1994–95 4 0 0 0 4 0
1995–96 0 0 0 0 1 0 1 0
Austria League Austrian Cup League Cup Europe Total
1995–96 Rapid Wien Bundesliga 27 7 2 3 7 6 36 16
Germany League DFB-Pokal DFB Ligapokal Europe Total
1996–97 Bayern Munich Bundesliga 22 1 1 0 1 0 24 1
1997–98 29 13 6 6 1 0 8 4 44 23
1998–99 26 13 6 4 1 1 12 3 45 21
1999–00 23 9 3 2 2 0 12 3 40 14
2000–01 25 12 2 1 2 2 15 2 44 17
2001–02 18 0 4 2 0 0 6 1 28 3
Italy League Coppa Italia League Cup Europe Total
2002–03 Udinese Serie A 20 1 1 0 21 1
2003–04 16 1 2 1 2 0 20 2
Germany League DFB-Pokal DFB Ligapokal Europe Total
2004–05 1. FC Kaiserslautern Bundesliga 25 4 1 6 0 0 26 10
2005–06 5 0 2 1 0 0 7 1
China PR League FA Cup League Cup Asia Total
2006 Shanghai Shenhua Super League 7 0 0 7 0
Austria League Austrian Cup League Cup Europe Total
2006–07 Mattersburg Bundesliga 12 2 3 1 0 0 15 3
2007–08 33 12 0 0 4 1 37 13
2008–09 31 7 3 3 34 10
Country Germany 178 53 26 22 6 3 55 13 265 91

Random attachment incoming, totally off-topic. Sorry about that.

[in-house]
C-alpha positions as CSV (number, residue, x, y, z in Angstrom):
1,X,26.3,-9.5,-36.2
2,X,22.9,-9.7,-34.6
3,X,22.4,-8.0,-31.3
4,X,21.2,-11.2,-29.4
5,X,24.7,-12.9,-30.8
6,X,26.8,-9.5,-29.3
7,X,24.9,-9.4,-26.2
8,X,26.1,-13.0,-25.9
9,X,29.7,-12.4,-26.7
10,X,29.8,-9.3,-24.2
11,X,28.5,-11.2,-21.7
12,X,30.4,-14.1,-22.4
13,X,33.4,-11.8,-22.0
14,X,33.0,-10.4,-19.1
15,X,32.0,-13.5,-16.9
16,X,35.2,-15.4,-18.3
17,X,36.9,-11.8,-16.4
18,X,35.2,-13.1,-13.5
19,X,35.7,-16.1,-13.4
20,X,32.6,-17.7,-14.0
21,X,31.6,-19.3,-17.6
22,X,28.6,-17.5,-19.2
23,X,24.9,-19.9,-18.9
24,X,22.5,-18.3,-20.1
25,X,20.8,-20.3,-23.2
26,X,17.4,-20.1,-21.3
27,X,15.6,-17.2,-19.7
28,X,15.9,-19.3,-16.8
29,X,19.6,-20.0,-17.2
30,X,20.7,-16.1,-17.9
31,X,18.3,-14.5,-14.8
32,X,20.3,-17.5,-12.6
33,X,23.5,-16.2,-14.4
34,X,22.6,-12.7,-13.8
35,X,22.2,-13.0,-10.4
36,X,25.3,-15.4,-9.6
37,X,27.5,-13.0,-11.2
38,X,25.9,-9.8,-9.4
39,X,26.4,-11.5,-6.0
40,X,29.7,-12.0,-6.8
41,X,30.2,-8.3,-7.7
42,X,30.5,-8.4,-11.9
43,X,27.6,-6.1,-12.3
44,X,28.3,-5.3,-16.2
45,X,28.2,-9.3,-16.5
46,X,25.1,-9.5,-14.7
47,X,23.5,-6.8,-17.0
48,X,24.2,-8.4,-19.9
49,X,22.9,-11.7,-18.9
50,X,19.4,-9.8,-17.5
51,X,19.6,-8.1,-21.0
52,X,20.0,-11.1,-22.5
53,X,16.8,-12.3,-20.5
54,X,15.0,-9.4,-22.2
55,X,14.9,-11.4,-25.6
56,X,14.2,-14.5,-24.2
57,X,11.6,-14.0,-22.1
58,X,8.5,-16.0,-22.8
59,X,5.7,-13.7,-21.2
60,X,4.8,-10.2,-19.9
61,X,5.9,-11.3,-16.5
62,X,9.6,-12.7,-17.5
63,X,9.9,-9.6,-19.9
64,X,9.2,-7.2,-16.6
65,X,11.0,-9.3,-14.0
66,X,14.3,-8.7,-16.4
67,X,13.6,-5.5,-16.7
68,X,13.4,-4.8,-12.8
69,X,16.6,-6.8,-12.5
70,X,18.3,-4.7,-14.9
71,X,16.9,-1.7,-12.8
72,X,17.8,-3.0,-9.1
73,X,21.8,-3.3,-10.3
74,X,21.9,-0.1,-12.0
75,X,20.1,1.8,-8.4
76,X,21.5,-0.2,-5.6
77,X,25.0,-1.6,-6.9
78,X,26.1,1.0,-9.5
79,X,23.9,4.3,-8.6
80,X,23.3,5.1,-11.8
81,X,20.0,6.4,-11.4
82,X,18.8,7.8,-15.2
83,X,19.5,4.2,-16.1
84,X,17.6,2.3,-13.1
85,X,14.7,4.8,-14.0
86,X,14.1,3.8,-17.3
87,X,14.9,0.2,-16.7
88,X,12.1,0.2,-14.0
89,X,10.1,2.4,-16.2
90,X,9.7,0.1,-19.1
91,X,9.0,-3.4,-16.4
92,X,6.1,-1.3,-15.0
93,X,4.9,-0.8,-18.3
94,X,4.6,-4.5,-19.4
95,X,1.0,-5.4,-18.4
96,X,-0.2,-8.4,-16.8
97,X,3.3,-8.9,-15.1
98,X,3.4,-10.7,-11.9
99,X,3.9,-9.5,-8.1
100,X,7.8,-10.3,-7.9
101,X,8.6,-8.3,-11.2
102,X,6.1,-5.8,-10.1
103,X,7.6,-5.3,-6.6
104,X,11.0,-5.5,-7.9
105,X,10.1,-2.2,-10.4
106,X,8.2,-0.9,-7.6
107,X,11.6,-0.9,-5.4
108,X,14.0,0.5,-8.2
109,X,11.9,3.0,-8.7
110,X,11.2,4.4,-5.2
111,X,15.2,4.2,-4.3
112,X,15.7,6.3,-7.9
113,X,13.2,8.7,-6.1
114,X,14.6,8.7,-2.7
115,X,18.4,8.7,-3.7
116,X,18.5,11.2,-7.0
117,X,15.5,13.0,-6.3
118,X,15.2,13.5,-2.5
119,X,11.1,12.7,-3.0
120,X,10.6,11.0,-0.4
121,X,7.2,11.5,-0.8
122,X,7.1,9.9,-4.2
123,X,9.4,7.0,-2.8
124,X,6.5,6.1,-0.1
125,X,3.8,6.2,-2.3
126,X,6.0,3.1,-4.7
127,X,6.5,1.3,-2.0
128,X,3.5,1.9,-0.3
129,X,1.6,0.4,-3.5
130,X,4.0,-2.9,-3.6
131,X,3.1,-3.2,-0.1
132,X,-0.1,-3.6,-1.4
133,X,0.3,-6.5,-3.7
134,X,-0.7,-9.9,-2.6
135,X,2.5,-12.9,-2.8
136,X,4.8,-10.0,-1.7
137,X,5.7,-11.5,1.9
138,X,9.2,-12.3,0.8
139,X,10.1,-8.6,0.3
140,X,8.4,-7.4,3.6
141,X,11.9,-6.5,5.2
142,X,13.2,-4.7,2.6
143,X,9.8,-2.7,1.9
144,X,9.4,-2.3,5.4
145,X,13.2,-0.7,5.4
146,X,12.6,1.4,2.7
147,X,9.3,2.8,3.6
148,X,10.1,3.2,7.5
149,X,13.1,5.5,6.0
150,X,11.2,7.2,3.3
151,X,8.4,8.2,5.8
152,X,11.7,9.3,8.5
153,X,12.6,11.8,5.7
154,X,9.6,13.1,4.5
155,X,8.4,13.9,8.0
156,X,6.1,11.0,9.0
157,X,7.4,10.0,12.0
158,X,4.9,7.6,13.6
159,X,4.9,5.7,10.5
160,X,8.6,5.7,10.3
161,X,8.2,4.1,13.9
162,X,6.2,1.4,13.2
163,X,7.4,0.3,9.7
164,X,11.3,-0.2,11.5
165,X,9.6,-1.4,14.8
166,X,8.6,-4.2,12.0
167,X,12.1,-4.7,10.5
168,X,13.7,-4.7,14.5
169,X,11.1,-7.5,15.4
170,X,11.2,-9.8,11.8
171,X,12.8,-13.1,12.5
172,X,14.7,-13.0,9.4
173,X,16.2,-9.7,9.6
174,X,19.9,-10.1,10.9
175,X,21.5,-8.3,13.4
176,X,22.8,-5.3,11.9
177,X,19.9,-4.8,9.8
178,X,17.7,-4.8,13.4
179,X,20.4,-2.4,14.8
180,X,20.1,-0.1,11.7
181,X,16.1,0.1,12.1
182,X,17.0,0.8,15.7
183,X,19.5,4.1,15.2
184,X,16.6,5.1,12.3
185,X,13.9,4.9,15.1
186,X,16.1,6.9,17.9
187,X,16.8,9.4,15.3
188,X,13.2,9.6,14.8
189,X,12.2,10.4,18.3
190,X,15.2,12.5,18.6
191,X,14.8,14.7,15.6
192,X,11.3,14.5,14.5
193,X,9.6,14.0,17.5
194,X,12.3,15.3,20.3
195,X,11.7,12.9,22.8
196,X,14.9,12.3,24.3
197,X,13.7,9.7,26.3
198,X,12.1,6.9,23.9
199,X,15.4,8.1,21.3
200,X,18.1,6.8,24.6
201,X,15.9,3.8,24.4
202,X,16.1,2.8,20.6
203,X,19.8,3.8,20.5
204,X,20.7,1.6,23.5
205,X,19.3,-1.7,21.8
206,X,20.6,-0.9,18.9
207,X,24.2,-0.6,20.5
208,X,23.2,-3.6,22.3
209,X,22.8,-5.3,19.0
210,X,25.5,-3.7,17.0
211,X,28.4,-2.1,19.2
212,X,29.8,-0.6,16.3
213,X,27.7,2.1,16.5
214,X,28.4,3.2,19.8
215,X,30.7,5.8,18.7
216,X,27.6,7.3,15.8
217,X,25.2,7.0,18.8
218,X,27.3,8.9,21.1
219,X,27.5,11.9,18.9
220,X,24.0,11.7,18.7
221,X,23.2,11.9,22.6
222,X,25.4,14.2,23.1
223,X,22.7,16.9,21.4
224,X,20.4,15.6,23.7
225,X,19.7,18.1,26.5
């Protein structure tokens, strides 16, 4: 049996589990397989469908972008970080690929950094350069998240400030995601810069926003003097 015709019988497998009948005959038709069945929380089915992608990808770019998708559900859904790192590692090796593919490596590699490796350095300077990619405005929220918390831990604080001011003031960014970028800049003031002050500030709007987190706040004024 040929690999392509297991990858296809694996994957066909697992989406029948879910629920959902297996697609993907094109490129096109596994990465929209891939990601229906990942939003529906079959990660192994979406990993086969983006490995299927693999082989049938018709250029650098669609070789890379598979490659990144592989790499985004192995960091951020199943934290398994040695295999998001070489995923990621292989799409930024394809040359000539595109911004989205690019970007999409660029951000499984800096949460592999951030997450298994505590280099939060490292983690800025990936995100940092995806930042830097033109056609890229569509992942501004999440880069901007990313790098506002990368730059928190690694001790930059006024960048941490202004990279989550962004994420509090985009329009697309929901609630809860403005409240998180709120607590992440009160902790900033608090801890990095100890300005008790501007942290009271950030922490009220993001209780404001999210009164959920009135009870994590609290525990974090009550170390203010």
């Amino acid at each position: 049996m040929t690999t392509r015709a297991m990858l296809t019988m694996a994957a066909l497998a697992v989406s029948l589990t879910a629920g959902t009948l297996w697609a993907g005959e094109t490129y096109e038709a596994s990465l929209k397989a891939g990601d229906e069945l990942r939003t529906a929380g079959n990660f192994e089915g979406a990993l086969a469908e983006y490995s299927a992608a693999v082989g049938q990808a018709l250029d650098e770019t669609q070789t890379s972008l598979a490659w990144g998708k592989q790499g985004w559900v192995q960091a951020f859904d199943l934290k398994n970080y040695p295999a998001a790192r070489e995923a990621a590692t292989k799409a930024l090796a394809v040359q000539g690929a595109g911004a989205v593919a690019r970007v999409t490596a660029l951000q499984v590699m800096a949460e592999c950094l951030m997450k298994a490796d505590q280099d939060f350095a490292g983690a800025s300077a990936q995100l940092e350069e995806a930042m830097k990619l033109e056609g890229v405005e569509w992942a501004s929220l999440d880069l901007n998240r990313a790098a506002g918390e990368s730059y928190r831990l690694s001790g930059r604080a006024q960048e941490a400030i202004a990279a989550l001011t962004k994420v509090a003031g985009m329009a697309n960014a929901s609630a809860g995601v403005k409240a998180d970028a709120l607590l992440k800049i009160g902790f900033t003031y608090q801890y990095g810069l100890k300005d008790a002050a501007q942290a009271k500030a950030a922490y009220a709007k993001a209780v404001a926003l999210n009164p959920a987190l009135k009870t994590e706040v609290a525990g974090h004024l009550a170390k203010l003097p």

Austria 103 28 8 7 11 7 122 42
Italy 36 2 3 1 2 0 41 3
China PR 7 0 0 7 0
Total 324 83 37 30 6 3 68 19 435 136

InternationalEdit

Germany national team
Year Apps Goals
1998 1 0
1999 4 0
2000 7 3
2001 9 3
2002 12 4
Total 33 10

International goalsEdit

Score and results list Germany's goal tally first.[16]
# Date Venue Opponent Score Result Competition
1. 3 June 2000 Easycredit-Stadion, Nuremberg   Czech Republic
1–0
3–2
Friendly
2. 7 June 2000 Dreisamstadion, Freiburg   Liechtenstein
6–2
8–2
3.
8–2
4. 2 June 2001 Helsinki Olympic Stadium, Helsinki   Finland
2–2
2–2
2002 World Cup qualification
5. 15 August 2001 Ferenc Puskás Stadium, Budapest   Hungary
3–0
5–2
Friendly
6. 1 September 2001 Olympiastadion, Munich   England